5 Tips to Help Prevent Substance Misuse

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While not everyone who uses drugs or alcohol misuses them or becomes addicted, there are some things that you can do to prevent substance misuse. These include:

1. Understand the differences between substance use, misuse, and addiction.

Not every person who uses alcohol or drugs develops an addiction. In fact, it’s important to understand the differences between substance use, misuse, and substance use disorder.1

  • Substance use refers to any form of drug or alcohol use.
  • Substance misuse describes the improper or unhealthy use of any substance, including drugs and alcohol. This encompasses taking a prescription in a manner other than how it was prescribed, taking someone else’s medication, or using a substance recreationally to get high.
  • Substance use disorder, the diagnostic term for addiction, refers to the chronic, continued use of a substance despite the negative implications it has on all aspects of your life.

2. Avoid temptation and peer pressure.

This may be easier said than done, but it begins with the development of healthy friendships and relationships. Don’t spend time with family or others who pressure you to drink or use drugs. They say, “We become most like those we surround ourselves with.” Thus, surround yourself with people who misuse drugs and alcohol, and you are more likely to do so as well.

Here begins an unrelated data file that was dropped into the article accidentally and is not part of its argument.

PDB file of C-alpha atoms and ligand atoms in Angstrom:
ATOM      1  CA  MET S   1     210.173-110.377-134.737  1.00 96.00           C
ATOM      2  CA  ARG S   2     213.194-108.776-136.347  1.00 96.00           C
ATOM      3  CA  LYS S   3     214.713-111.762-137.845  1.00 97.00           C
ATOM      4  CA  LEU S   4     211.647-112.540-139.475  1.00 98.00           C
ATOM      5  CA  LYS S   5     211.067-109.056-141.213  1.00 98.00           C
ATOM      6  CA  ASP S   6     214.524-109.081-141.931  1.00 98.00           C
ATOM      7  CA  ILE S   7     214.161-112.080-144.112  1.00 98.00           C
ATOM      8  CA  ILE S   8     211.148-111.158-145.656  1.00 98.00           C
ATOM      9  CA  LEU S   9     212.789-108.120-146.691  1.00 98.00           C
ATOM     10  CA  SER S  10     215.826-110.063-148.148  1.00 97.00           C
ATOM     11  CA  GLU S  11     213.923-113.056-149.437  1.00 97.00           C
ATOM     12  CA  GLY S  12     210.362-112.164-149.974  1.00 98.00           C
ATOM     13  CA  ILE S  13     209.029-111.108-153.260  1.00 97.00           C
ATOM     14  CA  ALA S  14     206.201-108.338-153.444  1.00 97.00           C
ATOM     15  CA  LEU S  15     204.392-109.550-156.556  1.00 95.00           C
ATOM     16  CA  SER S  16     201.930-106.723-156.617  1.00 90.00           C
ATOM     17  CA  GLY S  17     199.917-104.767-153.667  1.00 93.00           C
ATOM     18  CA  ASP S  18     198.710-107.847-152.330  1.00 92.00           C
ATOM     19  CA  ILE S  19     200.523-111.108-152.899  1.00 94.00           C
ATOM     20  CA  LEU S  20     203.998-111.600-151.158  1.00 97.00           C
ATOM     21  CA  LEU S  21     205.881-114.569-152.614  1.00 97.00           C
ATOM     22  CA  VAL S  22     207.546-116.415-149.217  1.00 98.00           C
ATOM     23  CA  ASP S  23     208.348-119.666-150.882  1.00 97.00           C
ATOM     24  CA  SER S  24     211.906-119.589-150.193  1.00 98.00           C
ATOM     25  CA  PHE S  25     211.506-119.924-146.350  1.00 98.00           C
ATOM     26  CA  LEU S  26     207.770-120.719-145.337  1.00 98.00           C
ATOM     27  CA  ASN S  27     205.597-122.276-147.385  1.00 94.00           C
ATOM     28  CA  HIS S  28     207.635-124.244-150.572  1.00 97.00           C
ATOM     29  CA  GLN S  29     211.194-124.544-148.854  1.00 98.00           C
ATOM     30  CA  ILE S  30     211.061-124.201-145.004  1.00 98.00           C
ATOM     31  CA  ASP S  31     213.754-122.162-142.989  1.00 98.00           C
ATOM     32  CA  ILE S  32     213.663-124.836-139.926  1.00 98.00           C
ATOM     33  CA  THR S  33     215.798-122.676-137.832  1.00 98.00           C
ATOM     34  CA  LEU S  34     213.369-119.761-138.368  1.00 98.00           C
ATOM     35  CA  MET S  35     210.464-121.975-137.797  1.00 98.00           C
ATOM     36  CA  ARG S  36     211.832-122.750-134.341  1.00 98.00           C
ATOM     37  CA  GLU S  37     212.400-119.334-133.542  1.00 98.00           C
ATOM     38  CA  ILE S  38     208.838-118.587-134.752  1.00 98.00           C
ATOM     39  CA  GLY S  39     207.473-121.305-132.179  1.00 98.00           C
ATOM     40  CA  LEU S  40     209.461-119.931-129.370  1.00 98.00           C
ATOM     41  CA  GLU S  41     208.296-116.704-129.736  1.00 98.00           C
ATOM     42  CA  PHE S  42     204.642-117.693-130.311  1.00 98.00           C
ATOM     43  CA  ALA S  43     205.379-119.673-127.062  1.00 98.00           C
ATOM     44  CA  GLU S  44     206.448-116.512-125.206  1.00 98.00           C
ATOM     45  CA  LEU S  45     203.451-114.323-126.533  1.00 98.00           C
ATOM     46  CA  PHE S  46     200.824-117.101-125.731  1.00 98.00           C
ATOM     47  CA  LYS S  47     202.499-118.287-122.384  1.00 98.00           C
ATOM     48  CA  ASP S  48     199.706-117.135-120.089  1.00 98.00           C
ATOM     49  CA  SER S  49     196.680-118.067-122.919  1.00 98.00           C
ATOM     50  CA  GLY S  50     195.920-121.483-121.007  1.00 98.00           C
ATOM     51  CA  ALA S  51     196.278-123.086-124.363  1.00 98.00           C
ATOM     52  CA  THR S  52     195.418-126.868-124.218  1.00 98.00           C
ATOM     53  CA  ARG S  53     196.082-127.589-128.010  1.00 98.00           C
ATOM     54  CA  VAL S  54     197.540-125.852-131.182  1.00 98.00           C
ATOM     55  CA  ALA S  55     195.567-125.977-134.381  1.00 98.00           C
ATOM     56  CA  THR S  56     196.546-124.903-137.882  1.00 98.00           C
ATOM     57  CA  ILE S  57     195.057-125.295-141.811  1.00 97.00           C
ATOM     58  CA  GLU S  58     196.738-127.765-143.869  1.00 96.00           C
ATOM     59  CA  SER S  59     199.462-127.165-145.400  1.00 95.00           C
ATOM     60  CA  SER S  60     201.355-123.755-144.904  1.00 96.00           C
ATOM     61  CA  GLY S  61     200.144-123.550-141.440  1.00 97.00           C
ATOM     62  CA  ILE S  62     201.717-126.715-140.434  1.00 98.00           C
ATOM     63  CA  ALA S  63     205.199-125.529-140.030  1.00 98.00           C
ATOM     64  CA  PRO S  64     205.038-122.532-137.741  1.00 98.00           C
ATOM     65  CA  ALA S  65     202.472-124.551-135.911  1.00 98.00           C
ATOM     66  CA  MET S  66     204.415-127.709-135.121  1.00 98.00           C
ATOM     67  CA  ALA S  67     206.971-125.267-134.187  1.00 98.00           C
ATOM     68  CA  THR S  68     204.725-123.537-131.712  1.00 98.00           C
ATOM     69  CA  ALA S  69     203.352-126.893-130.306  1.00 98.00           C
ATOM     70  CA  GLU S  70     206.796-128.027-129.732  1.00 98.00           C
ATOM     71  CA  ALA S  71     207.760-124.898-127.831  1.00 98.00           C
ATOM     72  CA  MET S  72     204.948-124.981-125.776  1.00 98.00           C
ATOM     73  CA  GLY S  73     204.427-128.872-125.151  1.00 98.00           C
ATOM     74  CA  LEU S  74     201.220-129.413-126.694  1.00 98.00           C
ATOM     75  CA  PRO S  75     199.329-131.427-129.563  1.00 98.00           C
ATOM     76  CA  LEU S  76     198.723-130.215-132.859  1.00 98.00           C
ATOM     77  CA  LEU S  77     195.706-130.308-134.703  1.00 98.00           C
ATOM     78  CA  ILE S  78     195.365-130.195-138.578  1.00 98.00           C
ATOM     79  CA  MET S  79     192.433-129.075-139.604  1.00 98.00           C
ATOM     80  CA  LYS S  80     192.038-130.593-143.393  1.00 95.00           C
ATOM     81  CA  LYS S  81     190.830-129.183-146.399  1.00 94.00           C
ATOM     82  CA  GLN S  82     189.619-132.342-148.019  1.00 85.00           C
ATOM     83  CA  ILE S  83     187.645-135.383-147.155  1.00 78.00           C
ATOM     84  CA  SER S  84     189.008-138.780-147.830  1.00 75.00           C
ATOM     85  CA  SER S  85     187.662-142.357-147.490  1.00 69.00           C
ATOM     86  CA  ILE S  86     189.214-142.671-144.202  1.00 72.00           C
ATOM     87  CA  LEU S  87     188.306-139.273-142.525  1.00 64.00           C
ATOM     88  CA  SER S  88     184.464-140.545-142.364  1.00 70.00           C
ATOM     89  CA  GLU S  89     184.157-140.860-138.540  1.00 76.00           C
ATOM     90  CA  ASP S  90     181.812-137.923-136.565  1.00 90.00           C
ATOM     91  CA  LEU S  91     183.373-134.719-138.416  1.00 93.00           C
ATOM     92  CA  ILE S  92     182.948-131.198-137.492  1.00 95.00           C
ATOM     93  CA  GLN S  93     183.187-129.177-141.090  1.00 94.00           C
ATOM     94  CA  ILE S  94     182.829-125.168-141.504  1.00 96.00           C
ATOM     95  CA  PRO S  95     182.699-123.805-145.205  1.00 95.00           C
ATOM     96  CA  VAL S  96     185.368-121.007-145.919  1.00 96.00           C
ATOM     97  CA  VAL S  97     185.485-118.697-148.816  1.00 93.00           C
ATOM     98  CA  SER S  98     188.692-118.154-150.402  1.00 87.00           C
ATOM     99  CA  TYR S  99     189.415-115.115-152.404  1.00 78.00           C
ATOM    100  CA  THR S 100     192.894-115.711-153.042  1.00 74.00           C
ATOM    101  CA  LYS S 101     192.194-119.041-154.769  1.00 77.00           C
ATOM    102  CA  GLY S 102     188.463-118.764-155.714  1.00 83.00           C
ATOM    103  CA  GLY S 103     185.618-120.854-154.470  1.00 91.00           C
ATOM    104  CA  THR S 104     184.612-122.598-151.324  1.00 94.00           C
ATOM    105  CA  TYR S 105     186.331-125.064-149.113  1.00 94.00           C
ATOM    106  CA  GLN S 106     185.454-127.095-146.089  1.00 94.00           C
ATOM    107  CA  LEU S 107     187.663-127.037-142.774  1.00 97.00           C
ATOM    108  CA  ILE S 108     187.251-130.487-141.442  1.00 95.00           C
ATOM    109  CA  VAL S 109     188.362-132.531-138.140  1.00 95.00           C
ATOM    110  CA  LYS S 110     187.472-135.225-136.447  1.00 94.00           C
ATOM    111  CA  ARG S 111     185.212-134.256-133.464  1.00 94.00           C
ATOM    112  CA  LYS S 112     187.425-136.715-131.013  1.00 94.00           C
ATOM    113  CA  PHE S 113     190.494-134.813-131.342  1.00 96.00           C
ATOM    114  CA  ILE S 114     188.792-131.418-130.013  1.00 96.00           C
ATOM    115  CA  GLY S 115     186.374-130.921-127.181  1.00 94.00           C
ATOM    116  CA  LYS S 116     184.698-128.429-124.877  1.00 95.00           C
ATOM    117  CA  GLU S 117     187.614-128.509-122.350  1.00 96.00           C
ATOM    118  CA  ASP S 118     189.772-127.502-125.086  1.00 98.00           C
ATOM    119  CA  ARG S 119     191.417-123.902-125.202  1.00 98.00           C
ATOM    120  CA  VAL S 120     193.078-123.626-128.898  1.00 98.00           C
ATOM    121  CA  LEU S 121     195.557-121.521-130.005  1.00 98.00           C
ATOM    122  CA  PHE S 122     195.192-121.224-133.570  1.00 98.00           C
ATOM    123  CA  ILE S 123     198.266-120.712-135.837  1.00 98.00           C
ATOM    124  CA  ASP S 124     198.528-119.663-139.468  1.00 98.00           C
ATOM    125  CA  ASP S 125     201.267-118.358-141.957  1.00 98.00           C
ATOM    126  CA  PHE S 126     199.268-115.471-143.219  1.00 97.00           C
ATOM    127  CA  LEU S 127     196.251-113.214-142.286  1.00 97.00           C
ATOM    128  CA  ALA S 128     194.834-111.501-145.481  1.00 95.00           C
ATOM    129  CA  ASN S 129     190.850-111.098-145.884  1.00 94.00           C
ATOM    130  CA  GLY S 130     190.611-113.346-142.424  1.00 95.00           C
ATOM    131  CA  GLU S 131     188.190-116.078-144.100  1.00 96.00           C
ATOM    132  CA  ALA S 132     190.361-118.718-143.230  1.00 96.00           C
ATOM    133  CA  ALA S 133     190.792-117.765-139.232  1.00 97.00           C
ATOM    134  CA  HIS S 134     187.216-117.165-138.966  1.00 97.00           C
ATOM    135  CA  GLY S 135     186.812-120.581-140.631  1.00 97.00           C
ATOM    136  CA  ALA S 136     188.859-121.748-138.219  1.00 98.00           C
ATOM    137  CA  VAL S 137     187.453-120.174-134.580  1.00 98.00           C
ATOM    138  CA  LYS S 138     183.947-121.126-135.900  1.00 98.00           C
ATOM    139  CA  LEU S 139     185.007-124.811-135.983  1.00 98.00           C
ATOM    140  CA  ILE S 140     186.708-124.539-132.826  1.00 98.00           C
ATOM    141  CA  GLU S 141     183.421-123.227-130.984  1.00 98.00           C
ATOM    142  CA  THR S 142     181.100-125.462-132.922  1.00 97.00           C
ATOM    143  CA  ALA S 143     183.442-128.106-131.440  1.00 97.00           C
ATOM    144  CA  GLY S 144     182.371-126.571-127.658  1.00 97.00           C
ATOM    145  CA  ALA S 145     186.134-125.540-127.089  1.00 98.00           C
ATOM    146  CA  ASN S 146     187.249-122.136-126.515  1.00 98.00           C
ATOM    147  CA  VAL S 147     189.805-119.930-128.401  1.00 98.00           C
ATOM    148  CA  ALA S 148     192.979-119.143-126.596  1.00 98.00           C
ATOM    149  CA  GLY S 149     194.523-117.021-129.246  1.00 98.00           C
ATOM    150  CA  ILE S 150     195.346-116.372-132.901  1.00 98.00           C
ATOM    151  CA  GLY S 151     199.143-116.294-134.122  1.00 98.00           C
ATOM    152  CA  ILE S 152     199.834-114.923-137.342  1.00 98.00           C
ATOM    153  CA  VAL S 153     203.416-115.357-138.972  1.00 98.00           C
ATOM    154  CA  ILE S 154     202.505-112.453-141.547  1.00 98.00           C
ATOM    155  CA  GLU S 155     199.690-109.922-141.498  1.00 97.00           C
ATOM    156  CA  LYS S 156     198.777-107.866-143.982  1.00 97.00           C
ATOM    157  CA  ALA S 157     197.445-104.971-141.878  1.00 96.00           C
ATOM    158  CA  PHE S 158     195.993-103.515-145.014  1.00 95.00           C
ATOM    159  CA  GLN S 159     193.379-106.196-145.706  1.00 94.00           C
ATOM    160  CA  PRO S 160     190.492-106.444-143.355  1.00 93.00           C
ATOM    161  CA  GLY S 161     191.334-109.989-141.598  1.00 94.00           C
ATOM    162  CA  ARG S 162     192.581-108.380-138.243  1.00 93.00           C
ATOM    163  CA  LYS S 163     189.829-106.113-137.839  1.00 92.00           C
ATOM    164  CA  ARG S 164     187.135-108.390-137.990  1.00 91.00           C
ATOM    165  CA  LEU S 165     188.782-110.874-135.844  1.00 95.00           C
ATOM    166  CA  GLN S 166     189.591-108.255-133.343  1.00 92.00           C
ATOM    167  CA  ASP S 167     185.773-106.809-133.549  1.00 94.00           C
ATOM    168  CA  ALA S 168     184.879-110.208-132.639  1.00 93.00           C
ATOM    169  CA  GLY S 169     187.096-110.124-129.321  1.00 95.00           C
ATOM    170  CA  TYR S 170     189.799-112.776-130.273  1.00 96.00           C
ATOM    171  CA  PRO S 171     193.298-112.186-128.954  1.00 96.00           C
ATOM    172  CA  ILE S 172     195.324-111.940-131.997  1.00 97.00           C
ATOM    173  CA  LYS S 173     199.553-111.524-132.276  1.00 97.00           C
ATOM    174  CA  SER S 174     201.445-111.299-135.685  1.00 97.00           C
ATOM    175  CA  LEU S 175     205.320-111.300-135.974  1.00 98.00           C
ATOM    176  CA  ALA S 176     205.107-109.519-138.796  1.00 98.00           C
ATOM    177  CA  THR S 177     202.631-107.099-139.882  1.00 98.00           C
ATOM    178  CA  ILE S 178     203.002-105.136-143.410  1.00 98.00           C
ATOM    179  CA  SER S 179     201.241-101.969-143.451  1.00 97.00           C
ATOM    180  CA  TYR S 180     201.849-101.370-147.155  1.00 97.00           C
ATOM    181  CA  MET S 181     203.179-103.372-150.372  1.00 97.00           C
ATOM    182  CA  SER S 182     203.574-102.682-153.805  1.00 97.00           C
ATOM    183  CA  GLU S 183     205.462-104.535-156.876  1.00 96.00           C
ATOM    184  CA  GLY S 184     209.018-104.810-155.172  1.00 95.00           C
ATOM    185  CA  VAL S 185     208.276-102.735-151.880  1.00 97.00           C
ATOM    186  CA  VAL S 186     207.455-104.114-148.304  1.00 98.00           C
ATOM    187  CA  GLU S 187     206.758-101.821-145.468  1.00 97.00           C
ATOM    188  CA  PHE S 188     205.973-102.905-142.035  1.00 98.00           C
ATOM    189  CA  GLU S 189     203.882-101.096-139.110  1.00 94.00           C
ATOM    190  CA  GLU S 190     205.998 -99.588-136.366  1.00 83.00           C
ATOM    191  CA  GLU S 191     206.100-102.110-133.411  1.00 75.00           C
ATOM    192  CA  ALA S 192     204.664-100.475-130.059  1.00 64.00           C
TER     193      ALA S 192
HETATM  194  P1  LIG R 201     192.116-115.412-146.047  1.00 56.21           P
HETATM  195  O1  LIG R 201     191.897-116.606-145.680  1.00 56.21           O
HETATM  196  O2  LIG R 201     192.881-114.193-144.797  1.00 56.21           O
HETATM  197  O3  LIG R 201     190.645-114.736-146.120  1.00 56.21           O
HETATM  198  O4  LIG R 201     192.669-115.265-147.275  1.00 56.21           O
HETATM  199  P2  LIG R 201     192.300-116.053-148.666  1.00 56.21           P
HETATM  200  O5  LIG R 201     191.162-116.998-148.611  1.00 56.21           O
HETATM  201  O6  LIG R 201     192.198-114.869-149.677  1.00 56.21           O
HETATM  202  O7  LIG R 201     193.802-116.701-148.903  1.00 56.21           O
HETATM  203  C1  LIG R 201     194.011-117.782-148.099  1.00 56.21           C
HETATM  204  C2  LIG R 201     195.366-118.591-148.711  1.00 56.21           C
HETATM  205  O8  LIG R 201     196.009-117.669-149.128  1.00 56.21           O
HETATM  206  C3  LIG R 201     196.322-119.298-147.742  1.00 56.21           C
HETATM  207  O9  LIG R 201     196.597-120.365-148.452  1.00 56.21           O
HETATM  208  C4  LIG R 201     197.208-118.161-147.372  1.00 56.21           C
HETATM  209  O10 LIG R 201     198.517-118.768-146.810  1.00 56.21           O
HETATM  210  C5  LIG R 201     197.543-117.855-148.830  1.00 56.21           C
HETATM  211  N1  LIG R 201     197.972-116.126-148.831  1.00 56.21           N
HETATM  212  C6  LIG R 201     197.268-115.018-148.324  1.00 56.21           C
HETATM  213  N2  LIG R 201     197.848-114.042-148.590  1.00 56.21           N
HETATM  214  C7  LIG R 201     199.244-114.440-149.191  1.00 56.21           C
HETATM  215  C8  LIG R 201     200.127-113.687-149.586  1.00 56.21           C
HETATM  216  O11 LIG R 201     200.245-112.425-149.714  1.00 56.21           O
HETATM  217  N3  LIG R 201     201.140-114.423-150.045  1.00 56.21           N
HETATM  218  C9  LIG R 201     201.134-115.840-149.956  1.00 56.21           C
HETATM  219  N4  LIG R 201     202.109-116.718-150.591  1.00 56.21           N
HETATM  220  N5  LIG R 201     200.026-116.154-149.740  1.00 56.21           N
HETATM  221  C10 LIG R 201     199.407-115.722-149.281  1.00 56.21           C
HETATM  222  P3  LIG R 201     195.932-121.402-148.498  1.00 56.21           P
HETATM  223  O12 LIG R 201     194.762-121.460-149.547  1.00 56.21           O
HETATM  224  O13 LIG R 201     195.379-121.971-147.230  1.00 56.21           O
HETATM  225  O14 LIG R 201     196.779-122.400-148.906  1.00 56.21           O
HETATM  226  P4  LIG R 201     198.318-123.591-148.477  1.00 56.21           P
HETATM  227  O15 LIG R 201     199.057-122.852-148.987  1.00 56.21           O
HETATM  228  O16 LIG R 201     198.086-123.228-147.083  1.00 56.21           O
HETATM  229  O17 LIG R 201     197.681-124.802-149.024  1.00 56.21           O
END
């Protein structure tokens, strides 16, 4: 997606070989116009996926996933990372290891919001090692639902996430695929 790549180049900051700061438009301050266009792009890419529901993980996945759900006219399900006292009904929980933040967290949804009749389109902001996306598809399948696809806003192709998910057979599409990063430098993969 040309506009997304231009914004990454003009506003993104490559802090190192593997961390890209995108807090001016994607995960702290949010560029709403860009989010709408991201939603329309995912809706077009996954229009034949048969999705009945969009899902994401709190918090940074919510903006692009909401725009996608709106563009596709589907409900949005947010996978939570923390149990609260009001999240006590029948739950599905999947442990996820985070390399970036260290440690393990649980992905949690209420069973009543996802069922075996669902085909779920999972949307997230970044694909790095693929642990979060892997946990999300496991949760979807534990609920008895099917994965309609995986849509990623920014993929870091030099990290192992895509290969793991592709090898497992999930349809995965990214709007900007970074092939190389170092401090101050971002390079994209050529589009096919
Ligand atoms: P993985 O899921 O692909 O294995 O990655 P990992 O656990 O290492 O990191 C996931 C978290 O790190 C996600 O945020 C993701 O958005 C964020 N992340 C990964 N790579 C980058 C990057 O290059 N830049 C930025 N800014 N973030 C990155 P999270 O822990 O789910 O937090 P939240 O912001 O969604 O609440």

Additionally, peer pressure can happen to teens and adults alike. It’s best to plan ahead, know what you’re going to say, and remove yourself from the situation to prevent yourself from giving in.

3. Seek help for mental illness.

Many people diagnosed with a substance use disorder will also be diagnosed with a co-occurring mental health disorder and vice versa. If you struggle with anxiety, depression, post-traumatic stress disorder (PTSD), or other mental health condition, get professional help from a licensed therapist or counselor. A professional can provide you with healthy coping skills and medication (if necessary) to alleviate your symptoms before you potentially self-medicate with drugs and alcohol.

4. Examine the risk factors.

Look at your family history regarding mental illness and addiction. Studies indicate that this disease tends to run in the family and therefore, some people may have a genetic predisposition to addiction. However, genetics is just one part of the many factors that can impact your overall risk. Besides a family history of addiction, adverse early life experiences such as trauma, abuse, and neglect and environmental factors like living in areas with high crime rates or where there’s easy access to substances can impact your risk of developing a substance use disorder.

5. Keep a well-balanced life.

People often turn to drugs and alcohol when something in their life is missing or not working. Practicing stress management and mindfulness skills can help you identify potential triggers that may lead you to use drugs or alcohol and help you manage life stressors in a healthy way.

Set goals. Stay active. Participate in healthy hobbies and activities. Develop a supportive and encouraging network. Eat healthy, well-balanced meals. And get plenty of sleep.

And if you do find yourself or a loved one teetering toward unhealthy use of any substance, call American Addiction Centers (AAC) at . Let us help you get the help you need.

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